Vikings to Duluth?

With the snow-riven Metrodome as now as deflated as the Vikings’ fan base, talk of the need for a new venue for the team has begun anew. And at least one man sees an opportunity for Duluth to make a play for the purple and gold.

Perhaps prophetically, Christian Anderson sent the following e-mail to members of the Duluth City Council last week, in advance of the snowstorm that pummeled the Cities and took down the dome…

From: Christian Anderson
Sent: Wednesday, December 08, 2010 3:11 AM
Subject: Vikings

HI, my name is Christian Anderson.  I”m a potential future resident of Duluth, and see much potential for future progression and population growth for Duluth.  As you could see in my subject heading for this e-mail, a Minnesota Vikings franchise location change is something I believe could be an integral component to putting this beautiful port city on the map.  Imagine national broadcasts coming back from commercial break to show television audiences vistas of the lake, shipping traffic, the skyline, etc.!  Maybe the best location could be at the waterfront location furthest to the southwest, where the city is currently considering public space options.

The current ownership of the NFL franchise is not making progress in rebuilding in the Twin Cities.  I honestly see this as a great opportunity to bring distinction, and direct massive employment and gigantic amounts of tourist spending toward Duluth.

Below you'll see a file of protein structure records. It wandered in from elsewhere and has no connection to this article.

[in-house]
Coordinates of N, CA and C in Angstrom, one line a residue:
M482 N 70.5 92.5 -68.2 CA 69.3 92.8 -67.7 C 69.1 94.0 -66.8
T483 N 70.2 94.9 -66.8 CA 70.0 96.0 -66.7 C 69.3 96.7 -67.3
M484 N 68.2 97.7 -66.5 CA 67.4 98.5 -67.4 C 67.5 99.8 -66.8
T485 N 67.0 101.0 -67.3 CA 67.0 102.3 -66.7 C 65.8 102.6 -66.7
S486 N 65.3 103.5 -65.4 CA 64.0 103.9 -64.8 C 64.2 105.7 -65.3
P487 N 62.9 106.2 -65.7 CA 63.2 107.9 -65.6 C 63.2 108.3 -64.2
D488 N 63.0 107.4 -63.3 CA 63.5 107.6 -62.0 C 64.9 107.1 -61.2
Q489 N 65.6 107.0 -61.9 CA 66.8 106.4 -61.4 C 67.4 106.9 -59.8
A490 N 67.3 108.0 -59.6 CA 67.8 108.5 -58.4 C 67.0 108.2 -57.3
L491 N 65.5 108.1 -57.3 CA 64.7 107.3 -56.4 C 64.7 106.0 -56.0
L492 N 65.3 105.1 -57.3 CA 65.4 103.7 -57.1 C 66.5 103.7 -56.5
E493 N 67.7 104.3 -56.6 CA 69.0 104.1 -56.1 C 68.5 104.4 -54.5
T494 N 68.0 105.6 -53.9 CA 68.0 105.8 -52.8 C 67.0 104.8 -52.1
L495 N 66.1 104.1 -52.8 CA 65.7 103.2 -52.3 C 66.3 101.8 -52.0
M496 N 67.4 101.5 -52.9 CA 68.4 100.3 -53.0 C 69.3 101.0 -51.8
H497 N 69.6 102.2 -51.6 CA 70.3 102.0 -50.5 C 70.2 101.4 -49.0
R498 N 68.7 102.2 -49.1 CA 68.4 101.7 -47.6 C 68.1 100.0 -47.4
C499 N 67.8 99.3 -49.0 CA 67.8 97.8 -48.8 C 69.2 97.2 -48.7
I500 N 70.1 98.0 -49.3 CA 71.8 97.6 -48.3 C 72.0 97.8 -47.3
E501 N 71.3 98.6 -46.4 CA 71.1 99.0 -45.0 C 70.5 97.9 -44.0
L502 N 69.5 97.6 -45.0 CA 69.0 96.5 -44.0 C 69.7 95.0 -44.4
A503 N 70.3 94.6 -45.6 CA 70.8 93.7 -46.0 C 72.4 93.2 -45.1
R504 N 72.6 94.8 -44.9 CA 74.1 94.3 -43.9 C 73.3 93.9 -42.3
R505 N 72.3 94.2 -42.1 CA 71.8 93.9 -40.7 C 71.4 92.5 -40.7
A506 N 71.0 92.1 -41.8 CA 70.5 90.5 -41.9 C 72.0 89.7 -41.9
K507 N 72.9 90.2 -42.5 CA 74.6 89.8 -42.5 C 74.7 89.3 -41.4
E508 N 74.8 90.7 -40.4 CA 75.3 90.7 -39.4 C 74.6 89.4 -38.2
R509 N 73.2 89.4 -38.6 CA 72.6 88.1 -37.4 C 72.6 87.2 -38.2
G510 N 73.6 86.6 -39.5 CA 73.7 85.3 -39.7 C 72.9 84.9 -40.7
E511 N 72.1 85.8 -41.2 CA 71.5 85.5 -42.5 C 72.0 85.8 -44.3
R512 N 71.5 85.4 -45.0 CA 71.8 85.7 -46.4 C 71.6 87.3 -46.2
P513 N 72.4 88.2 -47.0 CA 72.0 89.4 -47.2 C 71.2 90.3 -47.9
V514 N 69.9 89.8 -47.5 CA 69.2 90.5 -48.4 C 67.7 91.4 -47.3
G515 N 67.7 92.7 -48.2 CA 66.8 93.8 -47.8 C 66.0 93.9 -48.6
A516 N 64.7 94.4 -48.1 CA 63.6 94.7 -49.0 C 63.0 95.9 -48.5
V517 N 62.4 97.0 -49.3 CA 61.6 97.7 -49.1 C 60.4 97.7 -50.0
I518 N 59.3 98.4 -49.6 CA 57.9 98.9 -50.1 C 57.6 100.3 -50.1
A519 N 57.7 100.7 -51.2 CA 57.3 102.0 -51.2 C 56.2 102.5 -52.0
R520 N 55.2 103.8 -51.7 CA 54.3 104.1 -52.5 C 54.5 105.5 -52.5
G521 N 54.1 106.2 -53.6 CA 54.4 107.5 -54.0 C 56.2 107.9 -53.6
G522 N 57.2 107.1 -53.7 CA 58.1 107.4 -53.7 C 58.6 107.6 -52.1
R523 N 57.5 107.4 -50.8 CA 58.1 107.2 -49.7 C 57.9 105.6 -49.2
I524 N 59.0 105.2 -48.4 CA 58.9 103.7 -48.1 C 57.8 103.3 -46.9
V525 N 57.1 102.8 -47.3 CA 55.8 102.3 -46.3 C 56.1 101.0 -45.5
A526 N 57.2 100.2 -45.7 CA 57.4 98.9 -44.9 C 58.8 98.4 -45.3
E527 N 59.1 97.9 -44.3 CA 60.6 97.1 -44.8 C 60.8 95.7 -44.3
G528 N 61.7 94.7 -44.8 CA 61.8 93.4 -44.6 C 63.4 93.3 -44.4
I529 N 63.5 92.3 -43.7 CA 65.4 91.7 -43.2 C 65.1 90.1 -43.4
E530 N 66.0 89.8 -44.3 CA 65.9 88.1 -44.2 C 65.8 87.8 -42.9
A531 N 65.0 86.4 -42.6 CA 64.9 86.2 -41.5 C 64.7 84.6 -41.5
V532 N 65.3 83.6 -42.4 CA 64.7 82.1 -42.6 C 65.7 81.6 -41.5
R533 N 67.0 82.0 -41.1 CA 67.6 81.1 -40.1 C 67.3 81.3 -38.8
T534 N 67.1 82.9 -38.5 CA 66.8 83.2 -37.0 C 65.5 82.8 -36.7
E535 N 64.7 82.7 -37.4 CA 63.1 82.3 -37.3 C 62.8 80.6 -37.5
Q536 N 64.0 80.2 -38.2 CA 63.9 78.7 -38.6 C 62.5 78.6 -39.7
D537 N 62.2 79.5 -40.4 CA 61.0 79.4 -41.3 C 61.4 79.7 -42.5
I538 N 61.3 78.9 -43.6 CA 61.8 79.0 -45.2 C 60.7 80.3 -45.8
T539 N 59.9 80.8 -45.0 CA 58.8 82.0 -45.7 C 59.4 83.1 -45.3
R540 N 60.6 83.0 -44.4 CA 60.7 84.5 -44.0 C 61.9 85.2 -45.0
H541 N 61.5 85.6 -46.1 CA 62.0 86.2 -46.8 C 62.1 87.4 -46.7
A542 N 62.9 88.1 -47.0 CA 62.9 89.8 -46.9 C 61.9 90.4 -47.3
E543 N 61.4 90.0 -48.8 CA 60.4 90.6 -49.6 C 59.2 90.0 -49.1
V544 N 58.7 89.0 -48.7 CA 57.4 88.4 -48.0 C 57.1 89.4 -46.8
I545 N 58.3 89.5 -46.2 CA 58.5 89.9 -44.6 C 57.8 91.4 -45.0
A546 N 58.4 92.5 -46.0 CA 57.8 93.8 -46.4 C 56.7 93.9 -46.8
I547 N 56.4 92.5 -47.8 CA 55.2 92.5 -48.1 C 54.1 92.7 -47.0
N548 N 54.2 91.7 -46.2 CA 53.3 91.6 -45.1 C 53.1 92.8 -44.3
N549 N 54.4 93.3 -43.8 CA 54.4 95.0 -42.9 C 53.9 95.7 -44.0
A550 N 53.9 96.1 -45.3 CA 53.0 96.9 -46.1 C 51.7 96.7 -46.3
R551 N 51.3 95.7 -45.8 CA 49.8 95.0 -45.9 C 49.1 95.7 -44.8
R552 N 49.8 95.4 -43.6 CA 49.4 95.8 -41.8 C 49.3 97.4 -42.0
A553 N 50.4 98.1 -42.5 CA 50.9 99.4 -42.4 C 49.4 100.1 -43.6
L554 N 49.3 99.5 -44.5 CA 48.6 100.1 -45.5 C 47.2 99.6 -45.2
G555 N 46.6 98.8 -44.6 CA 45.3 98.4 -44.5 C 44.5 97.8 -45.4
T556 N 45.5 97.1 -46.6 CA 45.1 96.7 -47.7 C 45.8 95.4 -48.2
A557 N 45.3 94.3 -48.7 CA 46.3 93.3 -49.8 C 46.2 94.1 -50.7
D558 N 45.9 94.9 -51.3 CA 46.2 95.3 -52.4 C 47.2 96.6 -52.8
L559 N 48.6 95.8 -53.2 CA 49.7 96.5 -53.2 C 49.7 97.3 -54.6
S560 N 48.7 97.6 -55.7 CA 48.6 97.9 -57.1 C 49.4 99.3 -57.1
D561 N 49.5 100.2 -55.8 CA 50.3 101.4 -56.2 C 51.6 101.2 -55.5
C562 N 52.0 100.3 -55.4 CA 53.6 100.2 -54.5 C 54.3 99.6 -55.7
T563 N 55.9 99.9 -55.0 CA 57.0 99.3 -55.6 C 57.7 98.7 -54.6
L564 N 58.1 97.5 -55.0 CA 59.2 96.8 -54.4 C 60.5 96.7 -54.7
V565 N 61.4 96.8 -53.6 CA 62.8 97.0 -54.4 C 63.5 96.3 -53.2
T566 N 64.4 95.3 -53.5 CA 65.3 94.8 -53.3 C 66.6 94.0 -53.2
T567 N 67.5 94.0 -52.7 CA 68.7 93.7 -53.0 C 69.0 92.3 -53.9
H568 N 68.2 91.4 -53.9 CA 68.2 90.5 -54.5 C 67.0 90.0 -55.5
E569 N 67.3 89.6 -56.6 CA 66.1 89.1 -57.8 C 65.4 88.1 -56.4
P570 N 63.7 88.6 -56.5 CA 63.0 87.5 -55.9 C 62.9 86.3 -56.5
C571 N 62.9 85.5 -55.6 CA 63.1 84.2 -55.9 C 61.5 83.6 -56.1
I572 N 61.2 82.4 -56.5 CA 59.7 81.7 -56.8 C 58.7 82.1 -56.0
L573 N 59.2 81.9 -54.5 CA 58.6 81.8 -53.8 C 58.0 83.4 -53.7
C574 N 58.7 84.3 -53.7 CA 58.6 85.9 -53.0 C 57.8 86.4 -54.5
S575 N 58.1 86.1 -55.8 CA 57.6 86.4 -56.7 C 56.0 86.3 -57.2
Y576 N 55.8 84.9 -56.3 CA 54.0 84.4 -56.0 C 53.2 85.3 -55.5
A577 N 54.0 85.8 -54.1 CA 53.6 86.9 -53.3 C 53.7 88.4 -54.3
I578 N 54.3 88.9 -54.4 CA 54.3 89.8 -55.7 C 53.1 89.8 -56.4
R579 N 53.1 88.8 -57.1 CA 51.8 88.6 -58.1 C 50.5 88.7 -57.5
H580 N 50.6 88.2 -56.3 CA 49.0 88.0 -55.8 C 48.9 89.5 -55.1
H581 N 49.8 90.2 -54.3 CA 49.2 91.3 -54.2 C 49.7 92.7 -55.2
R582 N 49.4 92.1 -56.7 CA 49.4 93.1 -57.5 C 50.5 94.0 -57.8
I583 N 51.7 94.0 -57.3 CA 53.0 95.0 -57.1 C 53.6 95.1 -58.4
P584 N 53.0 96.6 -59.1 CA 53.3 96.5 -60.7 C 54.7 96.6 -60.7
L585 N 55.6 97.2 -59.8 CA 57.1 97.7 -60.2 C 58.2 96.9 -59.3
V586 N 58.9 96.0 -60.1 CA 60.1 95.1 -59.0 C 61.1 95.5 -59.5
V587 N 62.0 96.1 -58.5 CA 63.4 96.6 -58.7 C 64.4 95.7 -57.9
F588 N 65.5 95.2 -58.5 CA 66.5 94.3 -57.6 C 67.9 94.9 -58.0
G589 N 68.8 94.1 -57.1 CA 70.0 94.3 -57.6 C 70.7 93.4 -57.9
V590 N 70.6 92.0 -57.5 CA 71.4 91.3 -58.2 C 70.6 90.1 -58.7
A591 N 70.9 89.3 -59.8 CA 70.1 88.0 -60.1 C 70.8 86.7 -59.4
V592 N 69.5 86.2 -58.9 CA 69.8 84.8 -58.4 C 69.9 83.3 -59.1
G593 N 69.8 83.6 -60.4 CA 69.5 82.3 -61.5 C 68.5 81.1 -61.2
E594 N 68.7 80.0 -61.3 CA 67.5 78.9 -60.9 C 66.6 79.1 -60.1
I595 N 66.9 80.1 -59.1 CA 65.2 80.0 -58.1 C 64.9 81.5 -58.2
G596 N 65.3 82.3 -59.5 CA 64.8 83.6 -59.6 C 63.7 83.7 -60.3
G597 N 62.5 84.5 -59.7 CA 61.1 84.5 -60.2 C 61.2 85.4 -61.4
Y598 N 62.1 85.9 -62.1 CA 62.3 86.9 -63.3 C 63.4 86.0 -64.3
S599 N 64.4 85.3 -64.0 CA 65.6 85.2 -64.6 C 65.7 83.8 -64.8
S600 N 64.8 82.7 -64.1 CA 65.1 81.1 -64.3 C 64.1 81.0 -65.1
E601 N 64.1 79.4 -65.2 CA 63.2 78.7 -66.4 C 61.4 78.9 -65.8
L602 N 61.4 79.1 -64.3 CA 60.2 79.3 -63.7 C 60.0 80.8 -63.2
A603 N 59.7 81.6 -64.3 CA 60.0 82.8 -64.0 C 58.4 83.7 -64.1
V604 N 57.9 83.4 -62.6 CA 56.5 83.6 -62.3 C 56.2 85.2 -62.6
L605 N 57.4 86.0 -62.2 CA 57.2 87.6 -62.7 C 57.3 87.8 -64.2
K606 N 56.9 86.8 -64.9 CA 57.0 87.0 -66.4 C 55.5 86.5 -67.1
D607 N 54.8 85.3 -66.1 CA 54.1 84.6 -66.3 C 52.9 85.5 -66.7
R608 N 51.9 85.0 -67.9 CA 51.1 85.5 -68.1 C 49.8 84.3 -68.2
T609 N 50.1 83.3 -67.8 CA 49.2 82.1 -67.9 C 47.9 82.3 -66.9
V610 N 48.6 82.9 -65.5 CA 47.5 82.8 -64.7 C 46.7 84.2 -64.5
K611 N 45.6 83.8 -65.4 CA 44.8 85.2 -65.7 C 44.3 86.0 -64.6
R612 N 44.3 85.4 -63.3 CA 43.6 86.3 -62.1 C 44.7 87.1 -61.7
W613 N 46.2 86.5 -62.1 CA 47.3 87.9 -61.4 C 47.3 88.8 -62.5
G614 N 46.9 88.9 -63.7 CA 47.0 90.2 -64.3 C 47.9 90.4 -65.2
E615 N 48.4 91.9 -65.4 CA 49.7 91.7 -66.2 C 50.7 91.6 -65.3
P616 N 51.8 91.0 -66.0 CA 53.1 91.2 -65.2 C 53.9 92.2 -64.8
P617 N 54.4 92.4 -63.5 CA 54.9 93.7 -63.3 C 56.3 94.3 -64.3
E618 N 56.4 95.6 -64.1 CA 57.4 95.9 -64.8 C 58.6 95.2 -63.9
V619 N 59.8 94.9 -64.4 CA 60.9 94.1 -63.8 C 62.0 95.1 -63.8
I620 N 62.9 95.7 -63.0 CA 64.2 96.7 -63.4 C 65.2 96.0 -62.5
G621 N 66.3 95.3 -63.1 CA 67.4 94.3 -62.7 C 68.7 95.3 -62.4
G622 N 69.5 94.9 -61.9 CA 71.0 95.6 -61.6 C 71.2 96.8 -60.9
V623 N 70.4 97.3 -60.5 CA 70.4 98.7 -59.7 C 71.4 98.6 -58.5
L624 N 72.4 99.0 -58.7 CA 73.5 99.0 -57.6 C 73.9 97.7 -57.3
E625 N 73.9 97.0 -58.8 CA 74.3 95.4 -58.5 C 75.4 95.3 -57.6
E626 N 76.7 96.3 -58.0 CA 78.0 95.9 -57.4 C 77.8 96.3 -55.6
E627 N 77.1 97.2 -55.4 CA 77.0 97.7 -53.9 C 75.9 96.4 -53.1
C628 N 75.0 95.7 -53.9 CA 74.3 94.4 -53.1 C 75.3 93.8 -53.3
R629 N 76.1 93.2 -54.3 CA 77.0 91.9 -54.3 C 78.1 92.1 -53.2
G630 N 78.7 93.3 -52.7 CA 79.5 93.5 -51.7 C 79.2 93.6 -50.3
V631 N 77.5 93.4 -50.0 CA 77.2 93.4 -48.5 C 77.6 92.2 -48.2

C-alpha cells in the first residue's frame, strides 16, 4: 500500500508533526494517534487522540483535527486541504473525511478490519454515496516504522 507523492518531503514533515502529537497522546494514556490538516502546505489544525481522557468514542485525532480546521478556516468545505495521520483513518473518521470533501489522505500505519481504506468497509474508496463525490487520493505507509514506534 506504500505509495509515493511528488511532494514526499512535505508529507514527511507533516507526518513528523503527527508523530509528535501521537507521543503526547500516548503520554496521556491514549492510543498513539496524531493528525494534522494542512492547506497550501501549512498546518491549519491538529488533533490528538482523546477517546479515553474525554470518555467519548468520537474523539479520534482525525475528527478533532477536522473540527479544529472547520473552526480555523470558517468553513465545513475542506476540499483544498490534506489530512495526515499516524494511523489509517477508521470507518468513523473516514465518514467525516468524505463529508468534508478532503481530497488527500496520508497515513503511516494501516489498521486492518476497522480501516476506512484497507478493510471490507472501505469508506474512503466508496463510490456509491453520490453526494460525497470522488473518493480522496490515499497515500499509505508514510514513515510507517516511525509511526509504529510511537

Obviously if this was easy, all of Duluth would fall head-over-heals  with this proposal.  I feel that the city could serve itself well by establishing tax revenue for itself through the improvements in the waterfront district.  A possible paddleboat or ship replica casino near Bayfront Park could help, as well as many other ideas.

Another idea I have for giving Duluth a “cool” factor would be to do what it takes in order to establish a downtown UMD campus.  If a deal could be struck with the university to expand itself within or near the downtown core, I believe that it would encourage the kind of population that seeks a wide array of entertainment options downtown.

Christian Anderson

Clearly, Mr. Anderson isn’t afraid to dream big.

What do you think of his proposal that Duluth attempt to woo NFL football to town?

I still recall Duluth’s unsuccessful attempt to wrest the Viking’s preseason training camp away from Mankato several years ago.

Could the city hope for a better outcome now that the team’s fortunes on the field have crumbled? And would local residents be ready to bear some of the financial burden of a new stadium in return for the economic activity it would generate? Could be a tough sell. Please give us your two cents on this one…